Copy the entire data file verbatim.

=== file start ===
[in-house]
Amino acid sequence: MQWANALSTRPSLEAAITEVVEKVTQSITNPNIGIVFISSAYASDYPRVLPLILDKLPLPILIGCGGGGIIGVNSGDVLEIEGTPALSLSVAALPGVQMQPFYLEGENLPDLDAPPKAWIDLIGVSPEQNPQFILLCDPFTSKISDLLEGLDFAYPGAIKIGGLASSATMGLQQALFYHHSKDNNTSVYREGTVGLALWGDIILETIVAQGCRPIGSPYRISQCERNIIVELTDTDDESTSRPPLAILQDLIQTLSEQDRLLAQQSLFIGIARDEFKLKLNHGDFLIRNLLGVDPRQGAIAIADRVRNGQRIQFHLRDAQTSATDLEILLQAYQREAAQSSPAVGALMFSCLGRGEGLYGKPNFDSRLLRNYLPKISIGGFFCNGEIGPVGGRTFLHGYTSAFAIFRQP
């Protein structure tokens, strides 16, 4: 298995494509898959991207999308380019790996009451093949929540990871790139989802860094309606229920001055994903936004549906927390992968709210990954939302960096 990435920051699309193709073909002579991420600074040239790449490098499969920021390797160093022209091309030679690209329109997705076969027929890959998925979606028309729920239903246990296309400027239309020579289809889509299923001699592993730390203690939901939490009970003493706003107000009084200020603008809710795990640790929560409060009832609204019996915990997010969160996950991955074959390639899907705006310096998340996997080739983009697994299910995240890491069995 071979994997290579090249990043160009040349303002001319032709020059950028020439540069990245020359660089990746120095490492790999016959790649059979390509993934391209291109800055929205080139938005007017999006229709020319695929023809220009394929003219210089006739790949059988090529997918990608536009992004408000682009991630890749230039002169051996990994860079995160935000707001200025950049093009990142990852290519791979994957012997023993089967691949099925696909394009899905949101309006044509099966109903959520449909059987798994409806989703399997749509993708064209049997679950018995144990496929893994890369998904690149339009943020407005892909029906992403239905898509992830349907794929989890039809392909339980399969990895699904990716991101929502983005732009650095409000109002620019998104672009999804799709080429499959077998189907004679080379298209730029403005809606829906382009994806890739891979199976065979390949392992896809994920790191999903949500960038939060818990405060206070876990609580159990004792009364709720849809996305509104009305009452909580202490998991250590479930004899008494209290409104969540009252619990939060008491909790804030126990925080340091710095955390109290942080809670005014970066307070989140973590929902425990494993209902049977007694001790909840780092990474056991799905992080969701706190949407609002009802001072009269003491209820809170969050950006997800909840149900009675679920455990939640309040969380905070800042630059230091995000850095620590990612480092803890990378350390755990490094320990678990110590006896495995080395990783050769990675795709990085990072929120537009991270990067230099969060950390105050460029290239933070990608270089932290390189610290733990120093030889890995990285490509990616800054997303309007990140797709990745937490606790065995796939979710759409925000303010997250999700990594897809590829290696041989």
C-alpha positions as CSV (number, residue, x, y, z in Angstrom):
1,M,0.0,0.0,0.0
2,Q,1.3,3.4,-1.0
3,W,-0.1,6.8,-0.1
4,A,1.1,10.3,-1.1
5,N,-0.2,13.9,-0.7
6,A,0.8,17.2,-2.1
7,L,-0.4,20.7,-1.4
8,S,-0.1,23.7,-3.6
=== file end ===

[in-house]
Amino acid sequence: MQWANALSTRPSLEAAITEVVEKVTQSITNPNIGIVFISSAYASDYPRVLPLILDKLPLPILIGCGGGGIIGVNSGDVLEIEGTPALSLSVAALPGVQMQPFYLEGENLPDLDAPPKAWIDLIGVSPEQNPQFILLCDPFTSKISDLLEGLDFAYPGAIKIGGLASSATMGLQQALFYHHSKDNNTSVYREGTVGLALWGDIILETIVAQGCRPIGSPYRISQCERNIIVELTDTDDESTSRPPLAILQDLIQTLSEQDRLLAQQSLFIGIARDEFKLKLNHGDFLIRNLLGVDPRQGAIAIADRVRNGQRIQFHLRDAQTSATDLEILLQAYQREAAQSSPAVGALMFSCLGRGEGLYGKPNFDSRLLRNYLPKISIGGFFCNGEIGPVGGRTFLHGYTSAFAIFRQP
């Protein structure tokens, strides 16, 4: 298995494509898959991207999308380019790996009451093949929540990871790139989802860094309606229920001055994903936004549906927390992968709210990954939302960096 990435920051699309193709073909002579991420600074040239790449490098499969920021390797160093022209091309030679690209329109997705076969027929890959998925979606028309729920239903246990296309400027239309020579289809889509299923001699592993730390203690939901939490009970003493706003107000009084200020603008809710795990640790929560409060009832609204019996915990997010969160996950991955074959390639899907705006310096998340996997080739983009697994299910995240890491069995 071979994997290579090249990043160009040349303002001319032709020059950028020439540069990245020359660089990746120095490492790999016959790649059979390509993934391209291109800055929205080139938005007017999006229709020319695929023809220009394929003219210089006739790949059988090529997918990608536009992004408000682009991630890749230039002169051996990994860079995160935000707001200025950049093009990142990852290519791979994957012997023993089967691949099925696909394009899905949101309006044509099966109903959520449909059987798994409806989703399997749509993708064209049997679950018995144990496929893994890369998904690149339009943020407005892909029906992403239905898509992830349907794929989890039809392909339980399969990895699904990716991101929502983005732009650095409000109002620019998104672009999804799709080429499959077998189907004679080379298209730029403005809606829906382009994806890739891979199976065979390949392992896809994920790191999903949500960038939060818990405060206070876990609580159990004792009364709720849809996305509104009305009452909580202490998991250590479930004899008494209290409104969540009252619990939060008491909790804030126990925080340091710095955390109290942080809670005014970066307070989140973590929902425990494993209902049977007694001790909840780092990474056991799905992080969701706190949407609002009802001072009269003491209820809170969050950006997800909840149900009675679920455990939640309040969380905070800042630059230091995000850095620590990612480092803890990378350390755990490094320990678990110590006896495995080395990783050769990675795709990085990072929120537009991270990067230099969060950390105050460029290239933070990608270089932290390189610290733990120093030889890995990285490509990616800054997303309007990140797709990745937490606790065995796939979710759409925000303010997250999700990594897809590829290696041989």
C-alpha positions as CSV (number, residue, x, y, z in Angstrom):
1,M,0.0,0.0,0.0
2,Q,1.3,3.4,-1.0
3,W,-0.1,6.8,-0.1
4,A,1.1,10.3,-1.1
5,N,-0.2,13.9,-0.7
6,A,0.8,17.2,-2.1
7,L,-0.4,20.7,-1.4
8,S,-0.1,23.7,-3.6